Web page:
Later, in the early morning, I returned to the Division CP in St Vith. The situation in front of St Vith was becoming more fluid. By 0830 hours, my headquarters had lost contact with Company B beyond Schonberg and were preparing to evacuate the CP at Heuem in the face of approaching enemy infantry and tanks. At 1000 hours, I was ordered by the Commanding General, Alan Jones, of the 106th, to organize a task force to defend St Vith. The 168th Engineer Combat Battalion was attached to the 81st with orders to assemble all available men from both units as well as division headquarters personnel. We were to hold St Vith for the counter attack of CCB, 7th Armored, through, our positions. After relaying these orders to the 81st and the 168th, I left for Heuem and met my staff and part of the 168th command group on a natural rise about a mile east of St Vith. They were being followed by an enemy task force of infantry and tanks which had cleared Heuem. That particular location, in addition to having a line of woods at the top of the rise to the north, had a good field of fire back down the Schonberg road for 1000 yards. To the south side of the road was a 20 feet wide fire break running parallel to the wood line on the north and leading to an opening and a farm house about 200 yards to the south.

As units arrived from the 91st and 168th Engineer Combat Battalions, they were placed astride the road and a skirmish line of engineers, converted to infantry, gradually dug in with some automatic weapons. Knowing that the counter attack by CCB, 7th Armored, would be through us, I elected to place several daisy chains of mines across the road and placed 2 bazooka teams in the woods for cover. A 37mm anti-tank gun was placed with an engineer squad to cover them. This gun was lost in the first exchange of fire.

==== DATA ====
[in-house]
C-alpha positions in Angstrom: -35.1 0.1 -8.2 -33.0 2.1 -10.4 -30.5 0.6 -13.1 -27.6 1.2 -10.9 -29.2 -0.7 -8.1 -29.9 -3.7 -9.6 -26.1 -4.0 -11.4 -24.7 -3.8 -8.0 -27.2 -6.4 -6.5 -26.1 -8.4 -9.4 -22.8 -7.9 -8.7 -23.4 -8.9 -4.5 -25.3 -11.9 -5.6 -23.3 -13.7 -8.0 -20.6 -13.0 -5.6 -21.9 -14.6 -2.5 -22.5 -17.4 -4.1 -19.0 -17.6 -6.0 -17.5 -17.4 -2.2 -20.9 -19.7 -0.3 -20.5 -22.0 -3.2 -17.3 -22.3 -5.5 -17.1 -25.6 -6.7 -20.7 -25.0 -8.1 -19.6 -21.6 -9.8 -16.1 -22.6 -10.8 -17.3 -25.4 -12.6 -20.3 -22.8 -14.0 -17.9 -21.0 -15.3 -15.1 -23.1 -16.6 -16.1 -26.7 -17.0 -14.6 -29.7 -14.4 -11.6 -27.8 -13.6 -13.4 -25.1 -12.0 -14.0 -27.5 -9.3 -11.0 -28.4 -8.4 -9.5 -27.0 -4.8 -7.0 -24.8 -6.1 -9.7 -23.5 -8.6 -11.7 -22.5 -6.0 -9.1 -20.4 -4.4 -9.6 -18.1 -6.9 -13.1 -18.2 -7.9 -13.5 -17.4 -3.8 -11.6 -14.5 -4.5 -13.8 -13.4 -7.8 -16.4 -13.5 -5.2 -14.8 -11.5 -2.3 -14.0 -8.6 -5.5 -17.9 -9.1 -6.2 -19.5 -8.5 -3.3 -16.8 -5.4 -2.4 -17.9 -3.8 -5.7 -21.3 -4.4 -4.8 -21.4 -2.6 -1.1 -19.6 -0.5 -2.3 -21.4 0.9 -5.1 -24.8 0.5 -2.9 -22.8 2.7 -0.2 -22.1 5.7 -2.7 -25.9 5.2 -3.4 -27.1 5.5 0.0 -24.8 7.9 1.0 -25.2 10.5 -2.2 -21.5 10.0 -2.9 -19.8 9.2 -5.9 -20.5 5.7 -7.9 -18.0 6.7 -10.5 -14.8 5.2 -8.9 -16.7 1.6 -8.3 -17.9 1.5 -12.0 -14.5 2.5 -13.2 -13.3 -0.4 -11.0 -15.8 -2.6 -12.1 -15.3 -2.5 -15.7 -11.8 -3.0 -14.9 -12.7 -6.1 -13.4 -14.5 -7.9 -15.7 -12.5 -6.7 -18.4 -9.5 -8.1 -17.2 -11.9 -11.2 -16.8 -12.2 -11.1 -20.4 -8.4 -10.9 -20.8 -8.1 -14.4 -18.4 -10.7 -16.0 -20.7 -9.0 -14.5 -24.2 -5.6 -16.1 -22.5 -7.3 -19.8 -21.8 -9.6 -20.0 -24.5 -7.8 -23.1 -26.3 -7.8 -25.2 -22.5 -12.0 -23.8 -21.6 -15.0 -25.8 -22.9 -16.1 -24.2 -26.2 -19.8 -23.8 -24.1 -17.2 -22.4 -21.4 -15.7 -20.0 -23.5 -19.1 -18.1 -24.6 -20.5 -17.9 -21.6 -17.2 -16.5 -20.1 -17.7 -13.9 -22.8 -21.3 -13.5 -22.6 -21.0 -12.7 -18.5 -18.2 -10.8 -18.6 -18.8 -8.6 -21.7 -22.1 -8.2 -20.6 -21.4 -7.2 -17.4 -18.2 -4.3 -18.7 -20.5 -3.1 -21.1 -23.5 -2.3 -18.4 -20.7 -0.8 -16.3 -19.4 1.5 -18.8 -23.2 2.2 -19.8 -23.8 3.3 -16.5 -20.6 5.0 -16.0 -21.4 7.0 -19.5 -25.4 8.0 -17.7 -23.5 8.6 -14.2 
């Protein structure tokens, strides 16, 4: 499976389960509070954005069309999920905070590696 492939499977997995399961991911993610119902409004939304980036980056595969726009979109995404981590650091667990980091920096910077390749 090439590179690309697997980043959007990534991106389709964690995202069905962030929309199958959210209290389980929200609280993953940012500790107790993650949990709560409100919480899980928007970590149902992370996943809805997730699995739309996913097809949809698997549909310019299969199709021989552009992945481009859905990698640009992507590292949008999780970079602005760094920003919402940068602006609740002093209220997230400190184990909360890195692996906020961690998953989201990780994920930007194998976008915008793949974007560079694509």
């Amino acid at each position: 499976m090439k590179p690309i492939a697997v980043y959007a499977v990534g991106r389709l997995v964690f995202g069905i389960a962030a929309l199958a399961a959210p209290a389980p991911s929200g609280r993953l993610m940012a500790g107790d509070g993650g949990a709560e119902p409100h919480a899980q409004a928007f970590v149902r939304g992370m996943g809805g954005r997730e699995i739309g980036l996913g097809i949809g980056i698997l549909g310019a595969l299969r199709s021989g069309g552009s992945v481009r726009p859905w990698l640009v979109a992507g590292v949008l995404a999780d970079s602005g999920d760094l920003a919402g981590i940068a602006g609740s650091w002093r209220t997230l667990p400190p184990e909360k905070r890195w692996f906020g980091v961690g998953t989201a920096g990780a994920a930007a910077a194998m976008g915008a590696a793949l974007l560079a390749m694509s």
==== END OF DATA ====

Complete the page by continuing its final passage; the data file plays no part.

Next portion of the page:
We were fortunate to have a platoon of six tank destroyer guns which were set up in the edge of the woods to the north of the road. Before the position was consolidated, we had an exchange of fire with the enemy. By about 1600 hours, the position had been consolidated and four tanks plus an estimated battalion of infantry began to advance on us from the woods about 1000 yards away. The tank destroyer platoon engaged the tanks by bore-sighting the guns which had been received in the morning. While they did not disable the enemy tanks, they did force them to retreat to the woods with their infantry. The tank destroyer platoon was then ordered to shift their position north on the leading edge of the woods for future action. They moved north and out of our sector without reporting. This was the first of several units that left our sector to join a movement to the rear. It was this kind of attitude that increased my determination to hold our position.